The Obama administration’s use of drones, an increasingly important part of the arsenal to track and kill terror suspects, is being put under the microscope by members of Congress who fear the policy may soon cross a constitutional line — or perhaps already has.
Last week’s revelation that the Justice Department had crafted legal arguments for using the unmanned aircraft to kill American citizens in extreme situations has raised a new set of questions.
“The president, a politician, Republican or Democrat, should never get to decide someone’s death by flipping through some flash cards and saying, ‘Do you want to kill him? Yeah, let’s go ahead and kill him,’” Sen. Rand Paul, Kentucky Republican, said on CNN’s “State of the Union” on Sunday.
Mr. Paul, echoing the concerns of many other members from both sides of the aisle, said the issue is especially important in the confirmation process for John O. Brennan, the president’s former national security adviser tapped to lead the CIA.
Mr. Paul argues that Mr. Brennan hasn’t given a clear answer on whether he think it would be legal to use drones to kill U.S. citizens on U.S. soil, if they’re suspected of being involved in a terrorist plot. That notion may seem far-fetched, but the Justice documents make clear the administration believes it can take lethal action against a citizen deemed to be part of an imminent threat to the U.S.
The uproar has led some lawmakers to push for a drone assassination court, a secretive panel that could decide whether the administration could kill suspected terrorists. The court is necessary, proponents argue, to be sure the federal government doesn’t kill its own people without first presenting concrete evidence of why such a step is necessary.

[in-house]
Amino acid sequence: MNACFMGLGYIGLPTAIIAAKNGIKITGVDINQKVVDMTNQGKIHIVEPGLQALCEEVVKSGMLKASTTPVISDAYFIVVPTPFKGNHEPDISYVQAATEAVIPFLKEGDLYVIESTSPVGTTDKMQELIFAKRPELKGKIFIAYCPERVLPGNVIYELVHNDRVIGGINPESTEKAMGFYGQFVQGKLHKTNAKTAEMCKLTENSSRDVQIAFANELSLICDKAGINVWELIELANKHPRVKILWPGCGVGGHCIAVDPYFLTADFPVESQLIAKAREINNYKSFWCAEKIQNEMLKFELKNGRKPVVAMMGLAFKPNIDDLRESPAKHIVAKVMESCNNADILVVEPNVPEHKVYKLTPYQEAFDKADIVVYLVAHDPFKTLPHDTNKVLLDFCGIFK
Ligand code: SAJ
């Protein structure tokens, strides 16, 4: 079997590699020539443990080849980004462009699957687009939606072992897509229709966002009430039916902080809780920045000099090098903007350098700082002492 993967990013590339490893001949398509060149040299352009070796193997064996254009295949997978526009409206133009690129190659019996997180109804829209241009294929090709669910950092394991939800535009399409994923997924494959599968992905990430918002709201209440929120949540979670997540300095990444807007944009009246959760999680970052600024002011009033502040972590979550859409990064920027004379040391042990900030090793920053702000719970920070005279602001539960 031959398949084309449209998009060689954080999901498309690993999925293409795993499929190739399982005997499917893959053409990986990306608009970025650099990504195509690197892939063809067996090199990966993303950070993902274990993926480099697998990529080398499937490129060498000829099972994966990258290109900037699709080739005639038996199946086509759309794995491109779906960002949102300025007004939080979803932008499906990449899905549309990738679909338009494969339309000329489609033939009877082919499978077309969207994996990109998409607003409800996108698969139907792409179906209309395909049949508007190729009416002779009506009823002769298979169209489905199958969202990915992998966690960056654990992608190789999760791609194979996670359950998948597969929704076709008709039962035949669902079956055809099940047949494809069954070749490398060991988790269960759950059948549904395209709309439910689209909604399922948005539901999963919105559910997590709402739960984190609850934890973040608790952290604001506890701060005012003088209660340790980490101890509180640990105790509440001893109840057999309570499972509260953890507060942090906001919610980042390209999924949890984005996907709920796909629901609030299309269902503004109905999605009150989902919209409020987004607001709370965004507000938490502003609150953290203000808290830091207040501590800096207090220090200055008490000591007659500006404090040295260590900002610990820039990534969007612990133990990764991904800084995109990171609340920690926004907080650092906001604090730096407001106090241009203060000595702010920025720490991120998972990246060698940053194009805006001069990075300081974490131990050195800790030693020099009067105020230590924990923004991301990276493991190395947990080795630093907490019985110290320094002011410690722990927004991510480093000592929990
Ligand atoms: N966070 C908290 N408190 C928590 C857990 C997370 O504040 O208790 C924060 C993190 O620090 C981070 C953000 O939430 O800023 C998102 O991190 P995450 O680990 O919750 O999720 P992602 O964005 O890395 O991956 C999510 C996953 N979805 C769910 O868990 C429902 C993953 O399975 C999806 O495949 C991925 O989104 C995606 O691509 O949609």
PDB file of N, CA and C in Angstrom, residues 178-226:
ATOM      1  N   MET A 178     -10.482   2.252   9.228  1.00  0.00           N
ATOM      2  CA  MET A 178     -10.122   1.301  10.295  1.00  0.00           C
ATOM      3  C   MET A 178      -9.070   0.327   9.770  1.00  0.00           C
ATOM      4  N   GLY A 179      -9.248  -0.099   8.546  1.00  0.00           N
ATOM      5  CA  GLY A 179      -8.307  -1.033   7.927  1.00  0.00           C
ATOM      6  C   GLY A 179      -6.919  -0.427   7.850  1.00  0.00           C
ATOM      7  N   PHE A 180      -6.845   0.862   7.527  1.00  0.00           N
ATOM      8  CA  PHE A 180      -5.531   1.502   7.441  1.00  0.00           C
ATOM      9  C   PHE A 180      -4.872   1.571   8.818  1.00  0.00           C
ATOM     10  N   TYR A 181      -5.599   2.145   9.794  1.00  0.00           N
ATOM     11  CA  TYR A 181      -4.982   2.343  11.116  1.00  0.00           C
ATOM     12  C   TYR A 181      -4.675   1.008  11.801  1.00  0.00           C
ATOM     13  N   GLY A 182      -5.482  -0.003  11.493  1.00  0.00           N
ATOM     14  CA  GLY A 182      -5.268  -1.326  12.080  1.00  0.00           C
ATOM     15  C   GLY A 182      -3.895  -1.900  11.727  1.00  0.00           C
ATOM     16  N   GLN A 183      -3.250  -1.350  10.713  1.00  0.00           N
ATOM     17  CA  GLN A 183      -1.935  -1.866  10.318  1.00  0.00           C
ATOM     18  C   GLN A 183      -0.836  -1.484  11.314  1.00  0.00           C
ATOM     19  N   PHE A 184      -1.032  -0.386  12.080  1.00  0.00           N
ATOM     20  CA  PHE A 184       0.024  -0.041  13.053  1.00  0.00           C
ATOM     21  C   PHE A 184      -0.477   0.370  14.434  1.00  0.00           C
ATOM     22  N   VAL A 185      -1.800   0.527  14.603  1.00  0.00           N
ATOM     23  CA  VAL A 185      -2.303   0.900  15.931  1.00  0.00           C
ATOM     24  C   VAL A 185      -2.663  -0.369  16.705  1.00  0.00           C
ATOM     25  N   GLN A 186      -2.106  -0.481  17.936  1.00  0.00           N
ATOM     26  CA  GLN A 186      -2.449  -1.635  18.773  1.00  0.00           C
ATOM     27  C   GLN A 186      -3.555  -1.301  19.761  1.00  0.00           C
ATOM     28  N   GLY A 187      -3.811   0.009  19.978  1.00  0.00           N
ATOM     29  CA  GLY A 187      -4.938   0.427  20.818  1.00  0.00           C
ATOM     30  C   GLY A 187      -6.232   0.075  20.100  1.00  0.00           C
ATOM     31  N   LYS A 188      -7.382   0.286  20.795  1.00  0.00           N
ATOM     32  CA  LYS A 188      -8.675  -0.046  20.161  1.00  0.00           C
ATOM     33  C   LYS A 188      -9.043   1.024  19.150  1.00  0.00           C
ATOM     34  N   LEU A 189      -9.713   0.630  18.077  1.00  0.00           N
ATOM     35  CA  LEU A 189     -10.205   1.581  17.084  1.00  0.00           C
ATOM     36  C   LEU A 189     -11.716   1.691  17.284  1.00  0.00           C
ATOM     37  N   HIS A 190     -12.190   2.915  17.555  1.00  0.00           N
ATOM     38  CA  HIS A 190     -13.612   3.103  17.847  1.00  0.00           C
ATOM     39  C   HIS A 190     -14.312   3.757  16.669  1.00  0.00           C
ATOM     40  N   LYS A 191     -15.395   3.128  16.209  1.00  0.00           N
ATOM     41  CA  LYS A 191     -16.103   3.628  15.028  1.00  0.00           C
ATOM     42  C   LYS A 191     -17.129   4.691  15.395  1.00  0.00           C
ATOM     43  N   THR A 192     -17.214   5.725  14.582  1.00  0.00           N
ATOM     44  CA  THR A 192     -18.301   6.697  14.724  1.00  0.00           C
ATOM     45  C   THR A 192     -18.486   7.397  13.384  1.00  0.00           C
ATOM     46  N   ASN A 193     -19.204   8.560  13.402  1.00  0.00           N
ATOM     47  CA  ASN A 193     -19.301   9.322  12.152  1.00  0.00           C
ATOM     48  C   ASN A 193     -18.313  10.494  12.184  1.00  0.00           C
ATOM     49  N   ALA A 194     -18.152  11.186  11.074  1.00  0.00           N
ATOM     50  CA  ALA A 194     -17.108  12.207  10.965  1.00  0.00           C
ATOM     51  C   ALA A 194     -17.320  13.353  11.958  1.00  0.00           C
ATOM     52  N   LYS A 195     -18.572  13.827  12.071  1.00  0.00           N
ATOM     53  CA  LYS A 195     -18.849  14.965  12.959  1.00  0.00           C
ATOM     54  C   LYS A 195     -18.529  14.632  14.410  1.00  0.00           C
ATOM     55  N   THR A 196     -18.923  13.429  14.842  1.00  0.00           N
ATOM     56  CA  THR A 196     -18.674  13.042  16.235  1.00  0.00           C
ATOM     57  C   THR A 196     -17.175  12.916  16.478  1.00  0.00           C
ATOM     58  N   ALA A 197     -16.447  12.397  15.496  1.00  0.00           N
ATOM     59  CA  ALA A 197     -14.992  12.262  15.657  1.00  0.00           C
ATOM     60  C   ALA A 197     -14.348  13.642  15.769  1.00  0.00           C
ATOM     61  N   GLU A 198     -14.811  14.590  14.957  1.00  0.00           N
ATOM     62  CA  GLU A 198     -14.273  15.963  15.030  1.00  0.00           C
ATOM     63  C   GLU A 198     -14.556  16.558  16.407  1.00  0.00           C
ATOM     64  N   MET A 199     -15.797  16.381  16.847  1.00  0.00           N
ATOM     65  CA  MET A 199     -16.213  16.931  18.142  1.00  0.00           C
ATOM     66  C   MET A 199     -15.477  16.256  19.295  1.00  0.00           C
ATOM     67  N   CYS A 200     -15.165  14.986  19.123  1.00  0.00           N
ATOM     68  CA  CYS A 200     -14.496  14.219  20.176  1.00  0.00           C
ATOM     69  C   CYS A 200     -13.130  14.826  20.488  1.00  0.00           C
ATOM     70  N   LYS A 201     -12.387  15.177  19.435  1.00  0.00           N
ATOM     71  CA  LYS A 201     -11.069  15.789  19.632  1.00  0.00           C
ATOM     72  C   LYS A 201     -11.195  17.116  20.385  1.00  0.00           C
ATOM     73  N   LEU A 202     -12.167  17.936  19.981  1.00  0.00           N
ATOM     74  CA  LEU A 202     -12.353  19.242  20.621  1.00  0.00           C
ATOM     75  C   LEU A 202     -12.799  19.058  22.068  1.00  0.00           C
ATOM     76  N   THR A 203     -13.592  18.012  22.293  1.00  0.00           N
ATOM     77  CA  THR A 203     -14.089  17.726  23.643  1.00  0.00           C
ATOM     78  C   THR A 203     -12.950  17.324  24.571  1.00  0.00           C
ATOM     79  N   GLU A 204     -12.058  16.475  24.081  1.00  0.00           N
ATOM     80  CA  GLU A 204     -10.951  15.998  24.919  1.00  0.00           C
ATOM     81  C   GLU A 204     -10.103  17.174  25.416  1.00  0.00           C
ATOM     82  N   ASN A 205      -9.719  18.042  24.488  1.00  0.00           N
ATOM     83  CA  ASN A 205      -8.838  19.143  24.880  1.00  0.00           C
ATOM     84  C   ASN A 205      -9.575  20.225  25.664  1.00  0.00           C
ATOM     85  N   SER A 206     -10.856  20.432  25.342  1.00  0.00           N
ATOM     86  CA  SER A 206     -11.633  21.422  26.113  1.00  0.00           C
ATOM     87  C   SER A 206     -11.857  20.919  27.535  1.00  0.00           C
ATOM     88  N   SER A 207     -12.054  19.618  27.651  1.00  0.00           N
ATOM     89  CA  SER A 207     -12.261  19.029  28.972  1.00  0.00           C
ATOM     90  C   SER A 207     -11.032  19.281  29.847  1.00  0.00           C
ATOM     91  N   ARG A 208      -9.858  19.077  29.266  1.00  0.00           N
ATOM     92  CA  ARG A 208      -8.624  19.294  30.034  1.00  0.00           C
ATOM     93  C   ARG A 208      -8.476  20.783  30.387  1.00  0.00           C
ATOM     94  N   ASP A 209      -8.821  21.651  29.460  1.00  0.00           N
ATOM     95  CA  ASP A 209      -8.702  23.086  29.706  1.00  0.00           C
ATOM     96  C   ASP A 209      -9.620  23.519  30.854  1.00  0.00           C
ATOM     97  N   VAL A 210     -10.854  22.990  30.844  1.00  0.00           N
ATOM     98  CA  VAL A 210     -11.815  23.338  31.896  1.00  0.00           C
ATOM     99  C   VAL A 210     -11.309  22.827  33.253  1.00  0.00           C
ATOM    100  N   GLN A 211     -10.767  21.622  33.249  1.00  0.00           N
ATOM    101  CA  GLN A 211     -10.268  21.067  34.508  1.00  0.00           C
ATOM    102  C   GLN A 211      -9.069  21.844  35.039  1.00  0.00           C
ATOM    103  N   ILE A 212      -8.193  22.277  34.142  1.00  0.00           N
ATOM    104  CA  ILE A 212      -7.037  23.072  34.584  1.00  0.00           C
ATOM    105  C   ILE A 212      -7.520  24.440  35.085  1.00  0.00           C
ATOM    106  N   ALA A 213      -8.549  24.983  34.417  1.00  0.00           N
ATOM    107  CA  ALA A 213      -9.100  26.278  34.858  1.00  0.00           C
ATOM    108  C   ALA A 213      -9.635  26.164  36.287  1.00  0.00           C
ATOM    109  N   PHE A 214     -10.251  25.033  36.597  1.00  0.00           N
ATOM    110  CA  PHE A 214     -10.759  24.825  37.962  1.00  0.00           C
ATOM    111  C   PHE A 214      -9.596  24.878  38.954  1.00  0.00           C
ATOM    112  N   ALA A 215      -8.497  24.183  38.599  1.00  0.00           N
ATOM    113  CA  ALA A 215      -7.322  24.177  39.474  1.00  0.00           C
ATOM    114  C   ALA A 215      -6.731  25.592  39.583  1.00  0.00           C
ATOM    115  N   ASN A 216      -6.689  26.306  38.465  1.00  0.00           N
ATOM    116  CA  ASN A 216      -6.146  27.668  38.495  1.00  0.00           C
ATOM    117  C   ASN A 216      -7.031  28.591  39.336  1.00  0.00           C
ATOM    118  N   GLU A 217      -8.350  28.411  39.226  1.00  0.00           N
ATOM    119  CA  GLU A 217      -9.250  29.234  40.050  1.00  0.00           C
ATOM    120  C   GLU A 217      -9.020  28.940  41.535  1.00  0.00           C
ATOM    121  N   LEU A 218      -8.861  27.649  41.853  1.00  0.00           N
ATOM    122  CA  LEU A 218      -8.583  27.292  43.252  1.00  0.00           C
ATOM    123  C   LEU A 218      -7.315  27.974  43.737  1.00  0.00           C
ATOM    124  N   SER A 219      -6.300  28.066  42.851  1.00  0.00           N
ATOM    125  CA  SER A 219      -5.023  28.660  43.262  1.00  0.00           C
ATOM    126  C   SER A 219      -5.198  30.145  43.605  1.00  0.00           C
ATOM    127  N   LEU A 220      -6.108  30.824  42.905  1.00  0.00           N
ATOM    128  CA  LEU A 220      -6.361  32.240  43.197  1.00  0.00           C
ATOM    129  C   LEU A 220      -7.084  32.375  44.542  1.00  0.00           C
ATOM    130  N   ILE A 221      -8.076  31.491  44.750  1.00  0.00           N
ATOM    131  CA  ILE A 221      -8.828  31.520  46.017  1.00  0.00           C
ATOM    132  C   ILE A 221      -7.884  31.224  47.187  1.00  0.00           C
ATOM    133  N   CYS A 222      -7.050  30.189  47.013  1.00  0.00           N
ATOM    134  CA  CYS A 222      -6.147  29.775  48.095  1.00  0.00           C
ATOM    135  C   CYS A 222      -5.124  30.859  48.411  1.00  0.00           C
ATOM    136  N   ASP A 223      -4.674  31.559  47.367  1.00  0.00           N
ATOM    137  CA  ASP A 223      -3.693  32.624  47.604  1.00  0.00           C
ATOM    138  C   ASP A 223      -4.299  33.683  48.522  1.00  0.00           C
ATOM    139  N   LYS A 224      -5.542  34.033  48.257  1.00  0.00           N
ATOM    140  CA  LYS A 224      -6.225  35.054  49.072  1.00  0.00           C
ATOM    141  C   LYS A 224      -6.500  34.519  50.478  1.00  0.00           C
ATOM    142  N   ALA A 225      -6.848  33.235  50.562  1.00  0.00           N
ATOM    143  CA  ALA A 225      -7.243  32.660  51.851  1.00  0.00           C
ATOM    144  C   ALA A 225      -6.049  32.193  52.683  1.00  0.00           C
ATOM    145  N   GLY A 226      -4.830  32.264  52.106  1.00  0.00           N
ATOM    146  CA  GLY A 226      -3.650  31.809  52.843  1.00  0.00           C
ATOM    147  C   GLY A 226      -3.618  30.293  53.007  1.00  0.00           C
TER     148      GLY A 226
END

“It just makes me uncomfortable that the president, whoever it is, is the prosecutor, the judge, the jury and the executioner all rolled into one,” said Sen. Angus King, Maine independent and one of the strongest drone-court backers. He also appeared on CNN.
But members of Congress from both parties also are defending the drone strategy and its value in 21st-century warfare. Sen. Richard J. Durbin, Illinois Democrat, said it’s up to Congress to figure out “how to mesh the constitutional principles and values with the new mode of war.”
“We’re in a different kind of war. We’re not sending troops. We’re not sending manned bombers. We’ve got to strike a new constitutional balance,” he said on NBC’s “Meet the Press.”
Rep. Mike Rogers, Michigan Republican and chairman of the House Intelligence Committee who appeared on CBS’ “Face the Nation,” said that proper congressional oversights are in place, and that there’s been too much “sensationalism” about the use of drones.
Even House Majority Leader Eric Cantor, Virginia Republican, defended the administration’s drone program on NBC’s “Meet the Press.”
“Suffice it to say, we have a terrorist threat out there. Islamist extremists are out there still trying to kill Americans and go after what we stand for in this world,” Mr. Cantor said.
“We can strike that balance to protect America, to employ technologies to do that, and at the same time, upholding constitutional rights.”
© Copyright 2013 The Washington Times, LLC. Click here for reprint permission.
Ben Wolfgang is a national reporter for The Washington Times. Before coming to the Times, he spent four years as a political reporter in Pennsylvania. His focus is on education and science policy. Ben lives in southeast D.C. and has played guitar in several bands while still in Pennsylvania. He can be reached at firstname.lastname@example.org.
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